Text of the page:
For high school athletes, strike could put scholarships on the line
(CNN) — Dante Culbreath is head football coach at Simeon Career Academy on Chicago's south side. It's safe to say the football program here is a powerhouse - they've won six city titles in the state public school division.
Many of the team's seniors are scouted by some of the biggest-name colleges and universities, and this year should be no different.
However, as the Chicago teachers strike continues, the threat that many of this year's top athletes will miss some crucial games is a real one.
"Simeon is known for getting kids in Division I programs," Culbreath said. "It'll be pretty bad if our guys can't get out and play football, because a lot is riding on them being able to play football."
The junior varsity football team at Simeon is already missing out. Their first game was set for Monday, the first day of the strike.
"It's already serious because every time we step on the football field it's an interview for us. No matter what level it is. I have young men being offered scholarships as sophomores."
One of Culbreath's standouts this year is offensive lineman Kendall Moore. Moore says he's been offered a few scholarships already, but being able to play all his games this season could mean more opportunities and more options.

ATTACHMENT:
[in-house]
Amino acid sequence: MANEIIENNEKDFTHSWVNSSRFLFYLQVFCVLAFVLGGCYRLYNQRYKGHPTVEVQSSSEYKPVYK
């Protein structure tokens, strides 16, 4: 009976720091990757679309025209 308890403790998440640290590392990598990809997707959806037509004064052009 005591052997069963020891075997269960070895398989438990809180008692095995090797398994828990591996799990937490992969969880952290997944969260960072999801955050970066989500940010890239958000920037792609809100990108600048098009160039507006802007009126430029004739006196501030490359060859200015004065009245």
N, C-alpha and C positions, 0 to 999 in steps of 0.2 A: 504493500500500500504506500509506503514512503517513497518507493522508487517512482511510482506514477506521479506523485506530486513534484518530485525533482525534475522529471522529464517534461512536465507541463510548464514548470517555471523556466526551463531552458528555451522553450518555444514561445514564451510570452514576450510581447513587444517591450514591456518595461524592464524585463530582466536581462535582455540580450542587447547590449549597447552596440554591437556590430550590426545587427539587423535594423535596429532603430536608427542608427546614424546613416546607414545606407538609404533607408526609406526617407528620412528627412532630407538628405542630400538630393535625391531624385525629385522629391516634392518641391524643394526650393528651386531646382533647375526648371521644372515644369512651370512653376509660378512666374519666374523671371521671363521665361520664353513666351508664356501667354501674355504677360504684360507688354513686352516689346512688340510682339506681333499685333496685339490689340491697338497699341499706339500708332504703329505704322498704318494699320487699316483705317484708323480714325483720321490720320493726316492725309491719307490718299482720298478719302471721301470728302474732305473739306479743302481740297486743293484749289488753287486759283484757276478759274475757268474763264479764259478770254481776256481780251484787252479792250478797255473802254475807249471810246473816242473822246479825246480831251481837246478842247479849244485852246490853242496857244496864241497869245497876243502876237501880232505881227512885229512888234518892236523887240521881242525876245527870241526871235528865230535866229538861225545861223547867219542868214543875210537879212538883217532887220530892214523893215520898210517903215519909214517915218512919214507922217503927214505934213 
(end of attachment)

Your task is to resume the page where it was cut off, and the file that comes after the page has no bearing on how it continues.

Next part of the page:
"It's very important because after college I want to start my career," Moore said.
He and his mother, Khem Davis, said that without a scholarship, college would be out of reach.
"It is a must-have. Otherwise it would be impossible for us to afford for him to go to a college that's worthy," Davis said.This week, Moore is helping spearhead player-led practices because coaching staff are not permitted to work with students in any way during a strike.
According to the by-laws of the Illinois High School Association, schools may not "participate in an interscholastic contest or activity during the time the member school is not in session due to a strike by teachers or other school personnel."
The Chicago Public Schools requested a waiver be granted that would allow schools to continue their athletic contests, but it was denied.
When high school athletes are being scrutinized by college recruiters, missing just one or two games -- especially for players on the verge of a particular division - can be the difference, said former NFL linebacker Mickey Pruitt.
"It's a big impact on students just because you have borderline student athletes who are trying to get a scholarship in Division I that could affect him from not playing football," said Pruitt, who is now a football coordinator with Chicago Public schools.
And unlike other sports, it's nearly impossible to make up a missed football game.
"It's hard to fix football just because we usually play one game a week and I know the teams probably lose a game this week if they are still on strike," Pruitt added.
One more thing to consider, Pruitt and Culbreath point out: Any school days lost to the strike have to be made up at the end of the school year, which, if it extends well into the summer, could overlap with the summer training often required at the college level.
Culbreath offered a plea to both sides of the strike.
"I just hope they get it together, get us in school so these young men can go to school for free."